The patients charter revolutionised the management of the accident and emergency department. Today, 93 per cent. of patients are given a full medical assessment--not just a cursory glance--within five minutes of their arrival at St. Helier's. That can be compared with one year ago, when 62 per cent. of patients were assessed in five minutes. One can see that progress has been remarkable.
There has also been a remarkable change in the out-patients department. I can well remember attending an antenatal clinic as a national health patient at Westminster hospital 23 years ago. I was called in with 30 other mothers for a 2.30 appointment, and it was quite normal to have to sit around for up to two hours
half-undressed. Even then, I had no idea who was attending me, let alone the name of the nurse in charge. The very idea of continuity, or of being cared for by the same person, was quite unknown. There was also the obvious risk that
Column 414symptoms could perhaps be overlooked. I just wish that I had been able to take advantage of the patients charter, as it would have made the arrival of my first child a much more pleasant experience. My experience may be compared with the fact that, today, 83 per cent. of out-patients at St. Helier's are now seen within 30 minutes of arriving at hospital. Good management has meant insisting that consultants and other clinicians are on time and that they start their surgeries promptly. The pressure goes all around.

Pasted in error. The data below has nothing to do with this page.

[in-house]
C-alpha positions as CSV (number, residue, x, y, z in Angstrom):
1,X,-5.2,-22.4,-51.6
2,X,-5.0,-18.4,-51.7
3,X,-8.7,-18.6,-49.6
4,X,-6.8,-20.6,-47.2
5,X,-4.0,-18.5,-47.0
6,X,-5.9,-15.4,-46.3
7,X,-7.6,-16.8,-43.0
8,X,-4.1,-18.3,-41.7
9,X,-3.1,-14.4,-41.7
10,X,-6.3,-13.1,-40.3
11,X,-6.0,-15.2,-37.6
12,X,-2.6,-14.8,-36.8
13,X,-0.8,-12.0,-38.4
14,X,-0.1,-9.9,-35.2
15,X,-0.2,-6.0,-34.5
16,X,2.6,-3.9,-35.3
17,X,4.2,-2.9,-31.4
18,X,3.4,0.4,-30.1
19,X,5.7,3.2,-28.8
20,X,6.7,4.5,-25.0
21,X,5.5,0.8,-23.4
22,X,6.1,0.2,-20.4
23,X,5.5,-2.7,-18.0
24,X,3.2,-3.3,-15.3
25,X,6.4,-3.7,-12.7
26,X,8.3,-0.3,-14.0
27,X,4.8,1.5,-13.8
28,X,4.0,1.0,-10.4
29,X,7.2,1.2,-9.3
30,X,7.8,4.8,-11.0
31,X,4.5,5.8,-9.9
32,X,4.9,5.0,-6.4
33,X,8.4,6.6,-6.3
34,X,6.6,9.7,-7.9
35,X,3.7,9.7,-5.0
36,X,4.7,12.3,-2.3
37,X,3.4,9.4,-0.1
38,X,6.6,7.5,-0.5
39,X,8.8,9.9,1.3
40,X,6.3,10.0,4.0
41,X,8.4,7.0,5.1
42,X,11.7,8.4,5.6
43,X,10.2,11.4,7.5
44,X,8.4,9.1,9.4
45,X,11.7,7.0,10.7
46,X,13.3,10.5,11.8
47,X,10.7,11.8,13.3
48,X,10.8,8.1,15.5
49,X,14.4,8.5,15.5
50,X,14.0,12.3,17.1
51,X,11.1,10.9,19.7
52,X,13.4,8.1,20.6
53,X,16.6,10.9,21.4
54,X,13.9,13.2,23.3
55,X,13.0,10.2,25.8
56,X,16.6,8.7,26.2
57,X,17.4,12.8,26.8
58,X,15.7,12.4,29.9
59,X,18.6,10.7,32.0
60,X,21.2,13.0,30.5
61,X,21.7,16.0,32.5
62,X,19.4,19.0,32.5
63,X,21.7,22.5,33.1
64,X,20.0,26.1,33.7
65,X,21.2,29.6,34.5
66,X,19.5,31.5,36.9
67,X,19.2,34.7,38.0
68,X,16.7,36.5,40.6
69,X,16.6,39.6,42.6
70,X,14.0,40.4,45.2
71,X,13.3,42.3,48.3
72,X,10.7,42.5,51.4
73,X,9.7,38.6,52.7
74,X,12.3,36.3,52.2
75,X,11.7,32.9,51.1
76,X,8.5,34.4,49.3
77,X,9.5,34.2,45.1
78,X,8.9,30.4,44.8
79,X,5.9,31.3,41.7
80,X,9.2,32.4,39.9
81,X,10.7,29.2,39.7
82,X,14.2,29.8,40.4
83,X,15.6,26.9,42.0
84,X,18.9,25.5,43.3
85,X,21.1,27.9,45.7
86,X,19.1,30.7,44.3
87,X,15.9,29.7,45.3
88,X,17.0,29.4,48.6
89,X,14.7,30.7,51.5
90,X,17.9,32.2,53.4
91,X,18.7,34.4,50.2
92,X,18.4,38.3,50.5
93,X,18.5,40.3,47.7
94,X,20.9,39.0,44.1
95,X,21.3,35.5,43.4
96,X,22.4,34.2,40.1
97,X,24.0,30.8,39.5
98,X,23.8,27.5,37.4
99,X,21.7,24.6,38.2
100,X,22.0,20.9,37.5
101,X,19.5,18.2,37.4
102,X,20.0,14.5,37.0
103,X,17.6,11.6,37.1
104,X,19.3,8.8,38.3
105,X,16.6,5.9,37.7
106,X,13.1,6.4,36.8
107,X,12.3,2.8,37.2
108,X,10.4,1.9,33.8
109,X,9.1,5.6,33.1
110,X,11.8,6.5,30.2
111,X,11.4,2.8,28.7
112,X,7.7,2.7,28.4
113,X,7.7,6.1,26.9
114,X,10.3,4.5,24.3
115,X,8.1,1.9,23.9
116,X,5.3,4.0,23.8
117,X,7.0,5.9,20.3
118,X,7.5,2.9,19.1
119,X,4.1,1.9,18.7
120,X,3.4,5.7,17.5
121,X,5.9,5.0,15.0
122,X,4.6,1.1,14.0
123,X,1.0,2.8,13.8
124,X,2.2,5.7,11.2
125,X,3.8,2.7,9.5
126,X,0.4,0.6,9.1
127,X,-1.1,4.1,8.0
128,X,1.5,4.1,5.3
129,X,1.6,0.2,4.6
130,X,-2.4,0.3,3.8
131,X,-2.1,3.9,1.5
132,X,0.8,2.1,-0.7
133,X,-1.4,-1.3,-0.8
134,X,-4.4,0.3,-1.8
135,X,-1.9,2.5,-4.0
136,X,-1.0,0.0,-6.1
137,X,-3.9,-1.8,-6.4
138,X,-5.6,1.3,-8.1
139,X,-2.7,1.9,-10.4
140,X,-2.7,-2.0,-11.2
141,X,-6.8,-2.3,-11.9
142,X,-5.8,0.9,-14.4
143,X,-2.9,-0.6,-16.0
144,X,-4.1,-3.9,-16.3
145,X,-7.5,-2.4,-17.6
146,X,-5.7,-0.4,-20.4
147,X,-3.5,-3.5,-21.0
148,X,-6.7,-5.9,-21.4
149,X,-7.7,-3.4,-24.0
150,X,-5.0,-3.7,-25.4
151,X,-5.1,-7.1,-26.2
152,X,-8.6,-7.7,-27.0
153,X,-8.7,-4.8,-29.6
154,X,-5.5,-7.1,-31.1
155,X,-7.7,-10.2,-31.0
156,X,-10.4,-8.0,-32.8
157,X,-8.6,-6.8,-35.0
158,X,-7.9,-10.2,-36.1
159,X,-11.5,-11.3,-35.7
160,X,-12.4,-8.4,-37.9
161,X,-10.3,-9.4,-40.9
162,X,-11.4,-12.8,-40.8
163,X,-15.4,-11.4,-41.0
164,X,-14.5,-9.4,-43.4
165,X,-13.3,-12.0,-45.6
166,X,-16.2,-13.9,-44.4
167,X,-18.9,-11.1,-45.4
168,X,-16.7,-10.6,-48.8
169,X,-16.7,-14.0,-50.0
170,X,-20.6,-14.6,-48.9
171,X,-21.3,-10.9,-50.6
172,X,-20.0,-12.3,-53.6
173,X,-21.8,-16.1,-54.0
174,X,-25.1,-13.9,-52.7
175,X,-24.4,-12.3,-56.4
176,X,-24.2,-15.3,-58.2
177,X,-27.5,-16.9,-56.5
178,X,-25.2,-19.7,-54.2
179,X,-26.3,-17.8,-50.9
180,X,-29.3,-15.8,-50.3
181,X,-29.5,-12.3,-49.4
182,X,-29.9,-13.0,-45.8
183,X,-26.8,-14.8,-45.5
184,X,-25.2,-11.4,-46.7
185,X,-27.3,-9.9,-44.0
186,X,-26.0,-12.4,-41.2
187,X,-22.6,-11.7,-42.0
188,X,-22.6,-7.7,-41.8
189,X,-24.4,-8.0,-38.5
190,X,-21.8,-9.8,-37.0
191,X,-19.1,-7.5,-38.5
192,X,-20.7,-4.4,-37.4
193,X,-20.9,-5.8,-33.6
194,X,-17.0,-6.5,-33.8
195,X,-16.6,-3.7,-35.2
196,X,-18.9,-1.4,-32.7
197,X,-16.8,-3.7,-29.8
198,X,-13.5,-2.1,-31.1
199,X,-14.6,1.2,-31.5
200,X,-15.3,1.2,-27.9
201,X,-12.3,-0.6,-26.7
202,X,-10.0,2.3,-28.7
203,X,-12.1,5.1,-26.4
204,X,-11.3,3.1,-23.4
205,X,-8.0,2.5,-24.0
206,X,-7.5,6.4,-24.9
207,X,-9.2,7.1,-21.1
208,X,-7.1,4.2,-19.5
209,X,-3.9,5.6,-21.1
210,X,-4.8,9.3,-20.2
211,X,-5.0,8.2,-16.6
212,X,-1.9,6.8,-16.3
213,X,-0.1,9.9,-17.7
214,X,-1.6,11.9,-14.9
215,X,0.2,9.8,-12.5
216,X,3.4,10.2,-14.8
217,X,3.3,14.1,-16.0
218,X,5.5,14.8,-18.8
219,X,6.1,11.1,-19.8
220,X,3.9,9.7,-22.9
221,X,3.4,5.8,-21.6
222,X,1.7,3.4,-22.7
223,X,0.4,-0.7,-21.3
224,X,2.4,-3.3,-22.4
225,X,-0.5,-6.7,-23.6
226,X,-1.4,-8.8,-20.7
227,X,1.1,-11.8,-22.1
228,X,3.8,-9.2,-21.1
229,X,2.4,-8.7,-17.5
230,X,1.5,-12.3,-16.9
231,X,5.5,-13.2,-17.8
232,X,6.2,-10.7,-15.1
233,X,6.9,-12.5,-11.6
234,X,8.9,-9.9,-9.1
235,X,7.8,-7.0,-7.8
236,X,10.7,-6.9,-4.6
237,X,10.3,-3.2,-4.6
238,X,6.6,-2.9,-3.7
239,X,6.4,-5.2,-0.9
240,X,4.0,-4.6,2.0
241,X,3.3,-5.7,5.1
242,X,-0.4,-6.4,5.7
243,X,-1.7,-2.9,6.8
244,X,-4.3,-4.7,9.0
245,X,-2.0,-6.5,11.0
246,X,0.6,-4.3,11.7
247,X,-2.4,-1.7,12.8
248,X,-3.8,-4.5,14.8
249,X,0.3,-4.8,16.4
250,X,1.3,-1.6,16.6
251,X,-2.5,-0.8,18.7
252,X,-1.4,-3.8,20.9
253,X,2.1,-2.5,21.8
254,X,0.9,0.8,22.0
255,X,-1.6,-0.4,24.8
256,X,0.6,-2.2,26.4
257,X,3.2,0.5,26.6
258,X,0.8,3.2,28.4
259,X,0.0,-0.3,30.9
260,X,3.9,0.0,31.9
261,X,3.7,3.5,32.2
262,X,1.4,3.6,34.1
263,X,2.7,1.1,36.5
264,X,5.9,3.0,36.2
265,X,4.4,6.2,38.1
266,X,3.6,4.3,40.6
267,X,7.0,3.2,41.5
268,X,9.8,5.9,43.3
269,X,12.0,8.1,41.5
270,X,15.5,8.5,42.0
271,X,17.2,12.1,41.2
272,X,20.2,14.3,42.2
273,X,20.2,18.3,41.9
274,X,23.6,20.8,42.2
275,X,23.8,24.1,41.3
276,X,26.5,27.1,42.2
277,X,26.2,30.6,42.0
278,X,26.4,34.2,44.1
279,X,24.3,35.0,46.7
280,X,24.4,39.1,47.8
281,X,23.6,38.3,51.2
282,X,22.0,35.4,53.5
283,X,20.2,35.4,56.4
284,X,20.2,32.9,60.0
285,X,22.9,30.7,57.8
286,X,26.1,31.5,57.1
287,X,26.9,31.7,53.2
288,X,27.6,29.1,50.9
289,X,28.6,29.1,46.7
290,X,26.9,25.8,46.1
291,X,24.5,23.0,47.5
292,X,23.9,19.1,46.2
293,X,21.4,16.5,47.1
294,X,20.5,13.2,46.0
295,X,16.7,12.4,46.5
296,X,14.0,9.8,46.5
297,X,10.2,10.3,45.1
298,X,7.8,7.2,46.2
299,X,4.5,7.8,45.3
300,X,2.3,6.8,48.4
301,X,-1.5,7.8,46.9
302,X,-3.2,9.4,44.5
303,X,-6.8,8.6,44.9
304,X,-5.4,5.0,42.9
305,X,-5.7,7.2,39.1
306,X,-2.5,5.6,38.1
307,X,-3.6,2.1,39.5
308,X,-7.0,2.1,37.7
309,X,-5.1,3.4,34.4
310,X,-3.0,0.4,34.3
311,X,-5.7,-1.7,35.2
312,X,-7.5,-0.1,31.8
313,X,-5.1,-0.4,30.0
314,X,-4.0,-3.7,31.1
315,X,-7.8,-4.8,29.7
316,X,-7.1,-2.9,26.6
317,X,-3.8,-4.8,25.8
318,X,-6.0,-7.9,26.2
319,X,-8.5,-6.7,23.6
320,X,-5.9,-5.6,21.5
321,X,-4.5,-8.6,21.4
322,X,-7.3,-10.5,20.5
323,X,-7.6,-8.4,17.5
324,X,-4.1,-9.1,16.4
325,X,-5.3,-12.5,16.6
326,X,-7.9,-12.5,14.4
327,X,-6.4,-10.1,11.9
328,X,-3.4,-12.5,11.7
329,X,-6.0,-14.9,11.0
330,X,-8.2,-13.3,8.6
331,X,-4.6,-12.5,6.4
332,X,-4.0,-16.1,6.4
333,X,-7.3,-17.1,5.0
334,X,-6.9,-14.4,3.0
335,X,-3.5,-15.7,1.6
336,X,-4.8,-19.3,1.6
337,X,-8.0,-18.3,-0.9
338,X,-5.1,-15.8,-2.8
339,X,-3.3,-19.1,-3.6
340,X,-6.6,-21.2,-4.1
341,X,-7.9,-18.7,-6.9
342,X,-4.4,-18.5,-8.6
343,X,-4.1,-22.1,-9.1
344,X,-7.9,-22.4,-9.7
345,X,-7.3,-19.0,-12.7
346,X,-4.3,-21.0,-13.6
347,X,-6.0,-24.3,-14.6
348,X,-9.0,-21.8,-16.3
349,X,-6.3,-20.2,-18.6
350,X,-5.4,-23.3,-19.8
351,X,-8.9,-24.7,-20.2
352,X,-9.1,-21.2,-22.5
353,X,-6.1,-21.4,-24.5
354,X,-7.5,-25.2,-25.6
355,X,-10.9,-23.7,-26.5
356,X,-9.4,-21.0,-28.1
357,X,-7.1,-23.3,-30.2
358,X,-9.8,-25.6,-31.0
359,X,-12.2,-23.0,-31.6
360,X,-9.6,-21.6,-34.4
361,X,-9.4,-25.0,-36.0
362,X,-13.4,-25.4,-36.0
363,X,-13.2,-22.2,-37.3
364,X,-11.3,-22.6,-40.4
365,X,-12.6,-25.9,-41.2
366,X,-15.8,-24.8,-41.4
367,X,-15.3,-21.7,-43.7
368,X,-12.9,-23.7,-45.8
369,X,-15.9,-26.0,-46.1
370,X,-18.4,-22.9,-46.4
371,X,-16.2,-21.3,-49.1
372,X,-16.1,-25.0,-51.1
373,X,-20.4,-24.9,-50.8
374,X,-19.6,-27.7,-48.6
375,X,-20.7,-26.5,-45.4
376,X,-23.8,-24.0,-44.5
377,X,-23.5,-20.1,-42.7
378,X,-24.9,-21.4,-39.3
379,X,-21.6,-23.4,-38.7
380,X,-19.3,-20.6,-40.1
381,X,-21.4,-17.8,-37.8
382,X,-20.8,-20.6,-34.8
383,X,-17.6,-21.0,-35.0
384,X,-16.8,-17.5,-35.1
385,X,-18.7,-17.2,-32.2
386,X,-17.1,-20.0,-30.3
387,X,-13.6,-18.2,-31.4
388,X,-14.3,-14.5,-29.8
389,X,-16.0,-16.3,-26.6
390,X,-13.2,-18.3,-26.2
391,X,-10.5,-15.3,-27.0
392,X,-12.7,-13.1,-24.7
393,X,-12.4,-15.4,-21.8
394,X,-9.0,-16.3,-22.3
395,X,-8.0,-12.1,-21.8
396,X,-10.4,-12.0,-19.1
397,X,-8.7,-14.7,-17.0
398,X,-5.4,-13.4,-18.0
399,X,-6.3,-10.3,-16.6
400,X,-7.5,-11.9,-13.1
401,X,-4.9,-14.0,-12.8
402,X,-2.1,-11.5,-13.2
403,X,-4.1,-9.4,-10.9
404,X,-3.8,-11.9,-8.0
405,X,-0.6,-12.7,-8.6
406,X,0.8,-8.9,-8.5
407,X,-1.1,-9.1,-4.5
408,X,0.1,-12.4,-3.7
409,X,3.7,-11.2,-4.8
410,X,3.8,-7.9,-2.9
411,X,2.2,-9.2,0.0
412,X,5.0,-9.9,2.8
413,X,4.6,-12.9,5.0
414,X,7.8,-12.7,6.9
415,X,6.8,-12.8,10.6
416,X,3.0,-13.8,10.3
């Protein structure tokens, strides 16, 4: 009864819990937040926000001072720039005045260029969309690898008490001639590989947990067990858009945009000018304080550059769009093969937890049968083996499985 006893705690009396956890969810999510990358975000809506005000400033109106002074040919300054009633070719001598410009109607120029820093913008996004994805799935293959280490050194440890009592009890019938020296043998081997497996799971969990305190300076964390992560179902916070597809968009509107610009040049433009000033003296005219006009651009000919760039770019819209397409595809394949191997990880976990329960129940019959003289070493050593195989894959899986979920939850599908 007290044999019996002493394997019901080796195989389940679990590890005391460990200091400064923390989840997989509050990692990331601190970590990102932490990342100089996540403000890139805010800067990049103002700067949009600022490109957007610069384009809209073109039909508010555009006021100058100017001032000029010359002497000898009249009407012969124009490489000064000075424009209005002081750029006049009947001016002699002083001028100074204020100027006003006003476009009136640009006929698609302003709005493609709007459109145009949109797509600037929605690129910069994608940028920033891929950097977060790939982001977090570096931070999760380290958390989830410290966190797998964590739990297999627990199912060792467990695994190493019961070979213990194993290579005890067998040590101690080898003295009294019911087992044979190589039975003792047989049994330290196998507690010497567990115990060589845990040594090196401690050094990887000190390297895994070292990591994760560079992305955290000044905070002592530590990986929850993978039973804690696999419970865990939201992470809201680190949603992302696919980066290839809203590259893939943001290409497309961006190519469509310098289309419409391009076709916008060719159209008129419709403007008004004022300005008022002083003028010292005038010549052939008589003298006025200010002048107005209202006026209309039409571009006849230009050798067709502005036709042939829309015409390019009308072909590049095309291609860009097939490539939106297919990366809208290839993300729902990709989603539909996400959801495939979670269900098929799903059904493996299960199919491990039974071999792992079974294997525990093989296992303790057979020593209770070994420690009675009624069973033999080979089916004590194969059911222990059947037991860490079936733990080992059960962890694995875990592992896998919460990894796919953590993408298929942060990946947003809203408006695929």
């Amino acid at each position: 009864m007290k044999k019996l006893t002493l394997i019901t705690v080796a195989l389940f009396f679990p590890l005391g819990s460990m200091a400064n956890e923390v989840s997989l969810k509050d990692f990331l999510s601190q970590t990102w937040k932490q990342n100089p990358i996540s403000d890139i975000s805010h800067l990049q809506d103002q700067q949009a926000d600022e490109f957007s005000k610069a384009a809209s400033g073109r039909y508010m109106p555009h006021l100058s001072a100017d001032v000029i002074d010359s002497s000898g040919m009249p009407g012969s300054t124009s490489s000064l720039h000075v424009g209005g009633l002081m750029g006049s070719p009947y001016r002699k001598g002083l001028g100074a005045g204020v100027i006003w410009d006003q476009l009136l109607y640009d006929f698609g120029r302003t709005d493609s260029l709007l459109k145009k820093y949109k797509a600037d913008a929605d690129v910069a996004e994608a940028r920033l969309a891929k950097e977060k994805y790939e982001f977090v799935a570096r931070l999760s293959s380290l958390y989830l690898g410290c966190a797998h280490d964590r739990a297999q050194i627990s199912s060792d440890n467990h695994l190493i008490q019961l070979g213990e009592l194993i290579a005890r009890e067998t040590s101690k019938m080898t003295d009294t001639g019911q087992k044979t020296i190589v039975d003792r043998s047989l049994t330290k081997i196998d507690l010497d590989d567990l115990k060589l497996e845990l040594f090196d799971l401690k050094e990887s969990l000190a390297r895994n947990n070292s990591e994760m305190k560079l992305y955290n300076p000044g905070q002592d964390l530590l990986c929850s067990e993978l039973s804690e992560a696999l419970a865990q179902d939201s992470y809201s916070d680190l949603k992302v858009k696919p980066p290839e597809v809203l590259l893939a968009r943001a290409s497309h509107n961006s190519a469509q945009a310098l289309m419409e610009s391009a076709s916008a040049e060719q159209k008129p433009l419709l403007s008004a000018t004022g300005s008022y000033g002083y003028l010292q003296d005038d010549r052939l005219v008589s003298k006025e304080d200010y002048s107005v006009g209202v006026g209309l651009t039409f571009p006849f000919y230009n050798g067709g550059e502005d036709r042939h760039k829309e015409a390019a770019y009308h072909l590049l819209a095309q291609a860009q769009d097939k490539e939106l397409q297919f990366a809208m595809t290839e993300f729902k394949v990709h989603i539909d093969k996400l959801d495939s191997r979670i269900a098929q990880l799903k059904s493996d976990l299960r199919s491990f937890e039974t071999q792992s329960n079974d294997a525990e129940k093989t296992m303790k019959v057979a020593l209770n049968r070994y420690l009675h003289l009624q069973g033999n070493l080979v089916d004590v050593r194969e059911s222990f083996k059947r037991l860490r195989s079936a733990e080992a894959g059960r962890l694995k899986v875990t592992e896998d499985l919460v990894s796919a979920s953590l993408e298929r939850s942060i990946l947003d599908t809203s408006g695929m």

I shall mention briefly the report that came out this week on maladministration. In case I could be accused of looking at the citizens charter through rose-tinted spectacles, I shall make this remark. It is entirely appropriate that, if we want the citizens charter to flourish, public service should be subject to close analysis and even criticism. There is no shame in faults being brought to light if there is then a concerted effort to put them right. It would also be great folly to be complacent and believe that all is well in the public sector simply because the charter exists. The report focuses on the right to full, speedy and courteous compensation when things go wrong. It made the telling remark: "We have come across unwillingness to admit fault, refusal to apologise, failure to identify and compensate all those affected by maladministration."
I entirely support the notion that those who suffer injustice as a result of maladministration should be compensated. I welcome the report's view that matters of redress should in future be examined less in the light of protecting the public purse and more in the light of a complainant's rights. Indeed, only as a result of pressure in that regard are ex gratia payments now considered.